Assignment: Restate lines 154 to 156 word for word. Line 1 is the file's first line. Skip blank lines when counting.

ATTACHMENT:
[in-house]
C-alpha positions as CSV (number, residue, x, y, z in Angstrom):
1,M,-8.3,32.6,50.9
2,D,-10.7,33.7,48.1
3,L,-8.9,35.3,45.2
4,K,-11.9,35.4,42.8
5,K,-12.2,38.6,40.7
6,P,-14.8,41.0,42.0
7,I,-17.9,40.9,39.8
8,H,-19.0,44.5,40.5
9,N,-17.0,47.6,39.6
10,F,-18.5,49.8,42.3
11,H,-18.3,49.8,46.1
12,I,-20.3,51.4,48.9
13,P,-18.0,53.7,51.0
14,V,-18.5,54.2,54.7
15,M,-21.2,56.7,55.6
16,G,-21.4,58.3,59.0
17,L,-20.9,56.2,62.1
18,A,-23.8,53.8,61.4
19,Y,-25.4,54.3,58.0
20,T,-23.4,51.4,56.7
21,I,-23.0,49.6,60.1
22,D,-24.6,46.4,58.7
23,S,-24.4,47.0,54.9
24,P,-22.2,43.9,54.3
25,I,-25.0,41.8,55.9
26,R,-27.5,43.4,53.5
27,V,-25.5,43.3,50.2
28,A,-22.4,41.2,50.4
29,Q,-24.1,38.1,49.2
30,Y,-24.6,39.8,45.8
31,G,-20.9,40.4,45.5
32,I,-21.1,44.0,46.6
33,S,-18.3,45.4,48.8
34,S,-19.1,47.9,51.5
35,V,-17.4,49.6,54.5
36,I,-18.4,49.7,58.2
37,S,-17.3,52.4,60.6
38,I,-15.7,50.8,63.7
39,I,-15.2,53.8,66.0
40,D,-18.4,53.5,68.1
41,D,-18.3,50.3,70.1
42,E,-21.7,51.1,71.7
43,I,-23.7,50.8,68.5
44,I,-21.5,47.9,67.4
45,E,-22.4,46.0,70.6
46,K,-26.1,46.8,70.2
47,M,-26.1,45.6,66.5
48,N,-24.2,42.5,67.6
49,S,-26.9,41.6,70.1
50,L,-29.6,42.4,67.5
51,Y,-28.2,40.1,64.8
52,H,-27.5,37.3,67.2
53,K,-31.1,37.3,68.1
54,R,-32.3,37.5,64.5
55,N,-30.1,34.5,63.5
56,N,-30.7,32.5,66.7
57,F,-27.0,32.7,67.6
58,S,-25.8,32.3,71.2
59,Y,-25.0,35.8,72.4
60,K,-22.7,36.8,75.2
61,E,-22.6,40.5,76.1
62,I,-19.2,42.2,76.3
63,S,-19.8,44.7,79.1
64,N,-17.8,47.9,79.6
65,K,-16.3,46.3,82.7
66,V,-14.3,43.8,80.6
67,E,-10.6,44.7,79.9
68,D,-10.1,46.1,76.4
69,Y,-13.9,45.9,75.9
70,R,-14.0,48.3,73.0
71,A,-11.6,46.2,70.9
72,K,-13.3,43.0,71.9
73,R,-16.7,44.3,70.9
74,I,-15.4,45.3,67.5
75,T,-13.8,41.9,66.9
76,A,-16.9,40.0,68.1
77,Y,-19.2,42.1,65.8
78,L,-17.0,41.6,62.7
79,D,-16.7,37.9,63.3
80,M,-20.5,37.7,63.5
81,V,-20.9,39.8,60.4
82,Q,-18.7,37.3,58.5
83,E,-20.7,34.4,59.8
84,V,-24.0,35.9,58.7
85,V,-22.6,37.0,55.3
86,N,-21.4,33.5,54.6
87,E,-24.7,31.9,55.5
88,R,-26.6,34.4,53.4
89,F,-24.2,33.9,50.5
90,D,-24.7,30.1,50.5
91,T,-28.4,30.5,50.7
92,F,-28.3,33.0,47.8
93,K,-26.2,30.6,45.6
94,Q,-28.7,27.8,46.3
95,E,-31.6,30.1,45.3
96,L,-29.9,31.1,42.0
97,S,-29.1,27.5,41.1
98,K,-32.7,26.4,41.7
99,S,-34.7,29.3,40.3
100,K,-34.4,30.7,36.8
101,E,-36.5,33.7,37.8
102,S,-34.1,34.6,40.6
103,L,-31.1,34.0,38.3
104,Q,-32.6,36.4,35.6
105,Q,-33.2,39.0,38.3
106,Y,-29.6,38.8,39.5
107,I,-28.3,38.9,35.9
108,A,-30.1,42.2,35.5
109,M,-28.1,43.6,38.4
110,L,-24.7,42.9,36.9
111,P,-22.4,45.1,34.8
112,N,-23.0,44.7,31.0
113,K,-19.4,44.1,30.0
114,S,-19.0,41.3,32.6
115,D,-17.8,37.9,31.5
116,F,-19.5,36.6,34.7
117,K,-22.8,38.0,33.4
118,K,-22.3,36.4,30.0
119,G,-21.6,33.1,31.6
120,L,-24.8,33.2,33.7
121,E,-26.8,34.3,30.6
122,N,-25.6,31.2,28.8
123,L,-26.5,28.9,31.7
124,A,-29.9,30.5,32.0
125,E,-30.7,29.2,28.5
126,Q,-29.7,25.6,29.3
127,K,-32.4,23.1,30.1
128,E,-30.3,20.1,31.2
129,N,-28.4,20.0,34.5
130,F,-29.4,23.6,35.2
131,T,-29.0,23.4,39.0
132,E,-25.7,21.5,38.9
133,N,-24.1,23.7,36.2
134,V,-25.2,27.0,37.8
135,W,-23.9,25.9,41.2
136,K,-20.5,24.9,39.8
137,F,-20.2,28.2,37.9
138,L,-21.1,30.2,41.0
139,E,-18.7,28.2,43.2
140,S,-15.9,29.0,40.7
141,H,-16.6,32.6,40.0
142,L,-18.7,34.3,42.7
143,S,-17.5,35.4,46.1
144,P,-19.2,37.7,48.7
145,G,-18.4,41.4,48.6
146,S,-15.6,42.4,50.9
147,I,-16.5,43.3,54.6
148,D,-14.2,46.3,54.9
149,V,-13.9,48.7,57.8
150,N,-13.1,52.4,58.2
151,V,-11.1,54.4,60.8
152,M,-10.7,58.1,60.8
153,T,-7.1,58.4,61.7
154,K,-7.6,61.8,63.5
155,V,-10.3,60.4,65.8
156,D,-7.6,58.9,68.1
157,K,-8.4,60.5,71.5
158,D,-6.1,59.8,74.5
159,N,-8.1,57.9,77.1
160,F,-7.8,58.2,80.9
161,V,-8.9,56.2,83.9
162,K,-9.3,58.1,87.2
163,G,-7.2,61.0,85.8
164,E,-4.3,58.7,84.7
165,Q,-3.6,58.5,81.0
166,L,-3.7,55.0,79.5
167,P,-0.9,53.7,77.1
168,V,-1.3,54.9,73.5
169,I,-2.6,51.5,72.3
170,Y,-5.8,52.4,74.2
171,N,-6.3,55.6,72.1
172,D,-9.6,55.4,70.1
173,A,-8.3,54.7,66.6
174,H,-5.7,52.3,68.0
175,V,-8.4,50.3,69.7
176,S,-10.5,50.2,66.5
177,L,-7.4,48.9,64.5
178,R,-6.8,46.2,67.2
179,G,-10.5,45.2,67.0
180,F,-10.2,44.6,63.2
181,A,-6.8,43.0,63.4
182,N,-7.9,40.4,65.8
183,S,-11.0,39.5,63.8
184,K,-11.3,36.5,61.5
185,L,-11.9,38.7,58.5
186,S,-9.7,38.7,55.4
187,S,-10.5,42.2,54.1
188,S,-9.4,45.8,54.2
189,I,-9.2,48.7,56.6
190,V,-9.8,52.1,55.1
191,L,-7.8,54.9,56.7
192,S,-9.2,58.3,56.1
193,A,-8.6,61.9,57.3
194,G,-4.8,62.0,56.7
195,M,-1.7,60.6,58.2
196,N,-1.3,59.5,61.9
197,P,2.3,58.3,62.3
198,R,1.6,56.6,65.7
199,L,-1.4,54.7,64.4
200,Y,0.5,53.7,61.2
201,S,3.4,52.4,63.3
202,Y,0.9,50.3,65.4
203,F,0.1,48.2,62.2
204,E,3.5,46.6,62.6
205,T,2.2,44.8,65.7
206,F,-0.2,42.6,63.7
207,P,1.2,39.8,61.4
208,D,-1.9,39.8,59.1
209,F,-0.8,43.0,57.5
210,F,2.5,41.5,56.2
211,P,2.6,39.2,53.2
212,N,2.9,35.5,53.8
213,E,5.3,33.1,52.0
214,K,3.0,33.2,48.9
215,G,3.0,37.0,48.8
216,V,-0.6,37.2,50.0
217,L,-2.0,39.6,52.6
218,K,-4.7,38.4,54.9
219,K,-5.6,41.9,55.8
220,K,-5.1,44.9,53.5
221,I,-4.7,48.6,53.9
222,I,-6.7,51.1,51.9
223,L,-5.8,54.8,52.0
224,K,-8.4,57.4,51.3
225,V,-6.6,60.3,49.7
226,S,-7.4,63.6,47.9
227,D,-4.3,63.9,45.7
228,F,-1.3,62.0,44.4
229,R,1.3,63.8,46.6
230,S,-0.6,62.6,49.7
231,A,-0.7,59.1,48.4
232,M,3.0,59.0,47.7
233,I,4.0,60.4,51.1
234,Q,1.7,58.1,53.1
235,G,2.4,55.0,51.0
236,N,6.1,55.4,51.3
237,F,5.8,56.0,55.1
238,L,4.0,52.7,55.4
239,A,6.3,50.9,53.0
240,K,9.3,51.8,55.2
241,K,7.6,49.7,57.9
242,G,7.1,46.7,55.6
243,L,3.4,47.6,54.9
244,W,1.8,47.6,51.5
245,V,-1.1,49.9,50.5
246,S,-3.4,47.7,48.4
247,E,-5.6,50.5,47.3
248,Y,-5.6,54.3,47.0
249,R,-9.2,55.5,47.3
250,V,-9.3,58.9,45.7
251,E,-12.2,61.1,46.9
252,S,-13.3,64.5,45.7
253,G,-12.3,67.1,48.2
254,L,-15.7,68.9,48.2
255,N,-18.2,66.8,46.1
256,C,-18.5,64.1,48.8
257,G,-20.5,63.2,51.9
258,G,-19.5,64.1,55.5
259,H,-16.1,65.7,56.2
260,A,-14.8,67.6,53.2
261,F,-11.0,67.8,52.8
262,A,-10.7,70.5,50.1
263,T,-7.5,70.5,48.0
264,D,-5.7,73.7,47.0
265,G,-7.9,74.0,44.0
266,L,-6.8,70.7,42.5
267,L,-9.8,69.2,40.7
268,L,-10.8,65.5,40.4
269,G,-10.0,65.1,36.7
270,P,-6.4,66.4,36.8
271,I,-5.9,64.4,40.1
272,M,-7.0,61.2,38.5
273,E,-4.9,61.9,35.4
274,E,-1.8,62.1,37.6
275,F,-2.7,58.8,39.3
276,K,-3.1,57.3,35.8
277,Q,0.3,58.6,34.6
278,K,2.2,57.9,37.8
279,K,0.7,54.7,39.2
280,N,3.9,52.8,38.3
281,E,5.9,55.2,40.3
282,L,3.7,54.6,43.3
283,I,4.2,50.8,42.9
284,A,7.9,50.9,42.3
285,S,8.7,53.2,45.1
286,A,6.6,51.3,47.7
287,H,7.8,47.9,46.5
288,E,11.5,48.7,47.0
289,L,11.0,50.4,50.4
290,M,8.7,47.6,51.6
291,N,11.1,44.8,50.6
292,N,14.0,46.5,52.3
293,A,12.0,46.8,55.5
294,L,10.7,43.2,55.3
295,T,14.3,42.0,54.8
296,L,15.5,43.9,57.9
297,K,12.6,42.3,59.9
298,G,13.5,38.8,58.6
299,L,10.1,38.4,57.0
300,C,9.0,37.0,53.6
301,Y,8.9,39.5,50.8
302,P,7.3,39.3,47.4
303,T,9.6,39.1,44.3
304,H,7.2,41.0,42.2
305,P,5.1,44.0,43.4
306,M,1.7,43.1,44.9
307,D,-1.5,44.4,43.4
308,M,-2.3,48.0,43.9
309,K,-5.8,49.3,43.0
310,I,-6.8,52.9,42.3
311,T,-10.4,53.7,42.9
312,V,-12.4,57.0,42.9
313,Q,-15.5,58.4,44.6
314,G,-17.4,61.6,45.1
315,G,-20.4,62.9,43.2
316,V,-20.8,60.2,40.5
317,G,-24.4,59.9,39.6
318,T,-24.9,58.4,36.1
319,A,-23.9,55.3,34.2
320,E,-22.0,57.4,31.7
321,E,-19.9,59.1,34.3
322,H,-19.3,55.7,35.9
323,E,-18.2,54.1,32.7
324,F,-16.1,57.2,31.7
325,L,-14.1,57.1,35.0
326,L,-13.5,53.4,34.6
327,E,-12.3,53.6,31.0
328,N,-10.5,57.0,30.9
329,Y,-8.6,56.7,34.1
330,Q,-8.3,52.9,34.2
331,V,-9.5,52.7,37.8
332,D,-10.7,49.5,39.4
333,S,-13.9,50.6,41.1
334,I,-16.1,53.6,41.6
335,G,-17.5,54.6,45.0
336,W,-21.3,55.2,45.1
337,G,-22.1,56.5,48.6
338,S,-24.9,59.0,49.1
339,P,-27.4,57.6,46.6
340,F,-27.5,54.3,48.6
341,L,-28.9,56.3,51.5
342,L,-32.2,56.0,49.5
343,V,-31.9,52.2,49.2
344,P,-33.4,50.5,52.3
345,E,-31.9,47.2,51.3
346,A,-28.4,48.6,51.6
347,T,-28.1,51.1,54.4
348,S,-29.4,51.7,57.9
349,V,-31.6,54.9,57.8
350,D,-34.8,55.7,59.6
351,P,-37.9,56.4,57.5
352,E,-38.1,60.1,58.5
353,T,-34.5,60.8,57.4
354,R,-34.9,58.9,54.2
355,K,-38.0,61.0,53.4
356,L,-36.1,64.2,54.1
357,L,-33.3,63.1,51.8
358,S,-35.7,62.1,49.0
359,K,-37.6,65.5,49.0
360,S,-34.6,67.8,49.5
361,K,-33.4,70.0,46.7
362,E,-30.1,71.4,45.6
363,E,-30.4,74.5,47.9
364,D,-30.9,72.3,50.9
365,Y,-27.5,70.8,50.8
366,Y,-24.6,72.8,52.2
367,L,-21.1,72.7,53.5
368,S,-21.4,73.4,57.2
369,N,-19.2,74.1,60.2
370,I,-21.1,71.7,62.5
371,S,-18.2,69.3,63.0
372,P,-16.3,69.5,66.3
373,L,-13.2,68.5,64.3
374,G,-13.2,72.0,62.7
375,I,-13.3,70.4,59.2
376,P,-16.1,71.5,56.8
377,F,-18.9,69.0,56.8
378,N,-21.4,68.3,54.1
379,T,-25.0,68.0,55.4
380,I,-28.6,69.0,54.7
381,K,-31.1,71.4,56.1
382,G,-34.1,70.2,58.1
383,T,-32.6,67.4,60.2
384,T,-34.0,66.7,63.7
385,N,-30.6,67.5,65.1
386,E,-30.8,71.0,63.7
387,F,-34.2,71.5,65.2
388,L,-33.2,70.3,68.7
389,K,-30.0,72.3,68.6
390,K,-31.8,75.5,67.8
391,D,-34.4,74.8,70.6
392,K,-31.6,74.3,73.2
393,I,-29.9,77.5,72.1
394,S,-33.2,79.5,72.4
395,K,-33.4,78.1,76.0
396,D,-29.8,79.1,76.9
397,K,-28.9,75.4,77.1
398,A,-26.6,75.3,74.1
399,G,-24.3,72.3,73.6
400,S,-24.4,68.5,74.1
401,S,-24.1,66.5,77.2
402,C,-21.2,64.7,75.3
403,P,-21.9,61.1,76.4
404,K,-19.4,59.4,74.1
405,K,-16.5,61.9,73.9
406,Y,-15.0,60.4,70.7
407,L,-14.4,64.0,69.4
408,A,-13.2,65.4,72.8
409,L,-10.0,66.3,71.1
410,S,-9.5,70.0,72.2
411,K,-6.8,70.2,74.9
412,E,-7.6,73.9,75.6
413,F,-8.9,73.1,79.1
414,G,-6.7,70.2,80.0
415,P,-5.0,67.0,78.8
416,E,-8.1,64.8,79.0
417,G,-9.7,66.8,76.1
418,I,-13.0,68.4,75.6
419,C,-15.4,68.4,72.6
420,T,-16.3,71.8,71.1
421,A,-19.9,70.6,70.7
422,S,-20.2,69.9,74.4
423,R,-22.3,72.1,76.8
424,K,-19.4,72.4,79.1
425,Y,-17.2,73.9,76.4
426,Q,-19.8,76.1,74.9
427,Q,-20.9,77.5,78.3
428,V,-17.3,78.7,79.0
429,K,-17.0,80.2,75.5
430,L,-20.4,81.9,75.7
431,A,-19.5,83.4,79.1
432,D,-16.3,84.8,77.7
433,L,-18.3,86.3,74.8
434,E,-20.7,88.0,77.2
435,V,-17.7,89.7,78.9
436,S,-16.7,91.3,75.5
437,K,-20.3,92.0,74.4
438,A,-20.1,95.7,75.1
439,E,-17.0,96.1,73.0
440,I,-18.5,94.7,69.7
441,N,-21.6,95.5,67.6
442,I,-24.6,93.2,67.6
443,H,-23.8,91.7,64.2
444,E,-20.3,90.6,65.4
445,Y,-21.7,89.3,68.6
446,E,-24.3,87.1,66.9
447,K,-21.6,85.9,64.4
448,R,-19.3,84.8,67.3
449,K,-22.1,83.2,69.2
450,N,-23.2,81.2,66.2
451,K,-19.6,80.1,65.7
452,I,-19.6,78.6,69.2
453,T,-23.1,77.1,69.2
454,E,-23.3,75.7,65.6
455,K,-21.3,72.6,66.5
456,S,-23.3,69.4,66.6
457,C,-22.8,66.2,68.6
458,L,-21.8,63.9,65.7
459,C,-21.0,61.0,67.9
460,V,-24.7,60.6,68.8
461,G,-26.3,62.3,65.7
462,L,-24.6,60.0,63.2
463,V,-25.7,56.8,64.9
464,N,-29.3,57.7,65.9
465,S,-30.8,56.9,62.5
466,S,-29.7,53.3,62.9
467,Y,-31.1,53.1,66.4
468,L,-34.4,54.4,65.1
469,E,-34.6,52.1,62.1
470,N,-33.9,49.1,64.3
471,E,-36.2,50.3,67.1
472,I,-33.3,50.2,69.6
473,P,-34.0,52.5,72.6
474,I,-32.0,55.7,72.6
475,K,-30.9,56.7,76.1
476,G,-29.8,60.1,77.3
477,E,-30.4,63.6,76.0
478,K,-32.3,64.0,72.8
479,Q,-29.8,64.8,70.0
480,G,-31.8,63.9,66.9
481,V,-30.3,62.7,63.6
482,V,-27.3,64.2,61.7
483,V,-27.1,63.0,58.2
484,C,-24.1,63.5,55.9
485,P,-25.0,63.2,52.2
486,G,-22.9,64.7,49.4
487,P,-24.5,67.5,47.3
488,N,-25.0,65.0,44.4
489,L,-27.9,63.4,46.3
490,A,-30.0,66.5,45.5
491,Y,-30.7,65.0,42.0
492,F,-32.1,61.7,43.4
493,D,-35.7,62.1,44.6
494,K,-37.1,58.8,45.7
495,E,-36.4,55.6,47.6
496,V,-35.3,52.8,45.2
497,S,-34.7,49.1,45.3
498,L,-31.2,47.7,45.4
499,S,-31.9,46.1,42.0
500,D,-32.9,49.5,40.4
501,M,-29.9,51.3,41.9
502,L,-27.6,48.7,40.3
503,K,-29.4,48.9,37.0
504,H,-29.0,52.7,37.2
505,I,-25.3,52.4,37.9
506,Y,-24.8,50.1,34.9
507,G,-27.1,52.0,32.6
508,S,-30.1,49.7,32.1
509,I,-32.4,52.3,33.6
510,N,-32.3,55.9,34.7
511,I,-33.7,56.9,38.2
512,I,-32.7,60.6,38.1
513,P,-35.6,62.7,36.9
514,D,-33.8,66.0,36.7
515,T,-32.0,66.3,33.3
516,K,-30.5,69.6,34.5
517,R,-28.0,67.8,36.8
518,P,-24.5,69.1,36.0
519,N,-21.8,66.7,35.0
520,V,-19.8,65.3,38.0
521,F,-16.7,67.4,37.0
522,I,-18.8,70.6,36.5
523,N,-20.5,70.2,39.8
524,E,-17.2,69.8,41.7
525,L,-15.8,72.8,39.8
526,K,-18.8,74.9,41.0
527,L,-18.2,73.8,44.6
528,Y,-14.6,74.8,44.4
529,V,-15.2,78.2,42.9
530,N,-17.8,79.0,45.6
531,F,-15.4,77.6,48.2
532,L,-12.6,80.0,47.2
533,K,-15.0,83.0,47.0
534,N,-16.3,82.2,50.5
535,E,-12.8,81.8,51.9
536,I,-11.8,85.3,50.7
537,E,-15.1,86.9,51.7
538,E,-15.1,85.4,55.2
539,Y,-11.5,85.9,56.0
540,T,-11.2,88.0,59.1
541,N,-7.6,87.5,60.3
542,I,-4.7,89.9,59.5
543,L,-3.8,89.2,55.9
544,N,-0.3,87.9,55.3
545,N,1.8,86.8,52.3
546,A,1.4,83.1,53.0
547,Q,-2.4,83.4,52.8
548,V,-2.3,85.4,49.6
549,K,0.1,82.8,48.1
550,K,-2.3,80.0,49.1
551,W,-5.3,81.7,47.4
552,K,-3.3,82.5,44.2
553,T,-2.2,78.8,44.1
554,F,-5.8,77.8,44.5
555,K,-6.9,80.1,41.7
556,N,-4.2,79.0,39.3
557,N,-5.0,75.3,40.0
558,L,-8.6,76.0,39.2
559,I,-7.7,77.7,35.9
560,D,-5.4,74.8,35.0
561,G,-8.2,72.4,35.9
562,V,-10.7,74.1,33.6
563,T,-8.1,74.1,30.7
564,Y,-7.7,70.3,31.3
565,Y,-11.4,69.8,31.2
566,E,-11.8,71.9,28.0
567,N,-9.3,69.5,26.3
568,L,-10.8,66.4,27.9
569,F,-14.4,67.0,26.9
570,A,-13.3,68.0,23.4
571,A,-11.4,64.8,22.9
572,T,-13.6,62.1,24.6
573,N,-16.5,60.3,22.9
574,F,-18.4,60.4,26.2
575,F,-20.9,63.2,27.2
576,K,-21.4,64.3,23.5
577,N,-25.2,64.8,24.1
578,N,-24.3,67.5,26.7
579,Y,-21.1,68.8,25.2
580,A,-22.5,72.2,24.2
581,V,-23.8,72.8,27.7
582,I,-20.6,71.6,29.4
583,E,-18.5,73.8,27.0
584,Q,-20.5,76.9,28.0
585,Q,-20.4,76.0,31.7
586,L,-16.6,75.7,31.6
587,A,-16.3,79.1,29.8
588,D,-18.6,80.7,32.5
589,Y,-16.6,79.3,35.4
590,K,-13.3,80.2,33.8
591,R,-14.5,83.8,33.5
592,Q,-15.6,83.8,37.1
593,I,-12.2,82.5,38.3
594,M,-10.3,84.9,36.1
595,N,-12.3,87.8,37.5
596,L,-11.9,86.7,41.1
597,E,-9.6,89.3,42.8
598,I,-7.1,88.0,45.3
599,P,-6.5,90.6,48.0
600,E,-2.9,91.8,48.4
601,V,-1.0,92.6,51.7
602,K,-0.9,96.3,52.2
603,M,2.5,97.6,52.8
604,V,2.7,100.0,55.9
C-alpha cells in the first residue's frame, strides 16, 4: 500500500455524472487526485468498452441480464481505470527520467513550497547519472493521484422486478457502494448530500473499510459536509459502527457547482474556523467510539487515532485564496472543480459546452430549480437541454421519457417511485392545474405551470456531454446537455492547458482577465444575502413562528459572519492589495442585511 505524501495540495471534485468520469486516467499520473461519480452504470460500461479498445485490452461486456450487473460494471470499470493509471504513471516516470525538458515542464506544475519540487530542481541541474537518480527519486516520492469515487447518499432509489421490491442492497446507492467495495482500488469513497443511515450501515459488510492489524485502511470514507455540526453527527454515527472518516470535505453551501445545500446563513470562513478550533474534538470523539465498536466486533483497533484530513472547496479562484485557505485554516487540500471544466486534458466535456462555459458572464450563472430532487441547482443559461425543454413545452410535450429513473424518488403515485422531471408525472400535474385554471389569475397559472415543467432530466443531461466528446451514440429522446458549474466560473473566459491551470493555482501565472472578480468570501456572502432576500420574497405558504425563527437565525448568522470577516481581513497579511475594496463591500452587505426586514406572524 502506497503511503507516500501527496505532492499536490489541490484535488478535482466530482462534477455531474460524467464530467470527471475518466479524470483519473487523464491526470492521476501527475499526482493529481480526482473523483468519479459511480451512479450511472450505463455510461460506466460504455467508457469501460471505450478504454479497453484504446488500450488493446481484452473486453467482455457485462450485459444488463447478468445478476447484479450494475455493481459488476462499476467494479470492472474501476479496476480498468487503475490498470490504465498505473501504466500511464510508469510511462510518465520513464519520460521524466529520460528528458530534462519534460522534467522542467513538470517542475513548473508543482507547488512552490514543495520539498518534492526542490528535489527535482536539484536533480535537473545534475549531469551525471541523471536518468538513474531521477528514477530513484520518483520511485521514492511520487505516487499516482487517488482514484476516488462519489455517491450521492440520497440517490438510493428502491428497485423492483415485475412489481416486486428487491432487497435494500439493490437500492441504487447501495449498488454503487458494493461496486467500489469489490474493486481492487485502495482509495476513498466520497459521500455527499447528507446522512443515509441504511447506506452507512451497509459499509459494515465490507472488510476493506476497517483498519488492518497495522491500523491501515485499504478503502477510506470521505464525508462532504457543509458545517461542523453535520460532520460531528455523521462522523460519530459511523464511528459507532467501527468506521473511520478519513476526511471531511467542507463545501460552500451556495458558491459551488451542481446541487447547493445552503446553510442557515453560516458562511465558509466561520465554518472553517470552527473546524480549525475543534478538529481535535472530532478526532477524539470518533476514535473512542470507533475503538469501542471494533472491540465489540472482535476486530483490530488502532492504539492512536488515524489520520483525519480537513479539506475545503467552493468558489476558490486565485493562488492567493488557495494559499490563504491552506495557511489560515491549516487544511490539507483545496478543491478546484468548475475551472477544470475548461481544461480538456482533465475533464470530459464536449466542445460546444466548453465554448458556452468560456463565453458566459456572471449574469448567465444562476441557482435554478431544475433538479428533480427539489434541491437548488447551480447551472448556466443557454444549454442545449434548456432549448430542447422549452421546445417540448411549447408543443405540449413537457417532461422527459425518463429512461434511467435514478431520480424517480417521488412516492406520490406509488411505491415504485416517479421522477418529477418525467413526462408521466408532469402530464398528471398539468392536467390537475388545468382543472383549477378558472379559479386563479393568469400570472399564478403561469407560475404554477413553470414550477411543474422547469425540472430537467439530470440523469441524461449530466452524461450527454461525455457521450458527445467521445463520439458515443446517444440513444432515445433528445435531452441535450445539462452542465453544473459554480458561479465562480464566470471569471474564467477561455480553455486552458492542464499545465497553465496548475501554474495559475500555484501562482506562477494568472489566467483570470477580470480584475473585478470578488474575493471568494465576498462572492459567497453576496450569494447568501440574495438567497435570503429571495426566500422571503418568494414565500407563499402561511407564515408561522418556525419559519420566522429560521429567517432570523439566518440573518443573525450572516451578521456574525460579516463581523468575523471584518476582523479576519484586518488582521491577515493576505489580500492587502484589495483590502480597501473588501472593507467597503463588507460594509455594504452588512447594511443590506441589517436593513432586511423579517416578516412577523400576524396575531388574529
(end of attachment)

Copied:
152,M,-10.7,58.1,60.8
153,T,-7.1,58.4,61.7
154,K,-7.6,61.8,63.5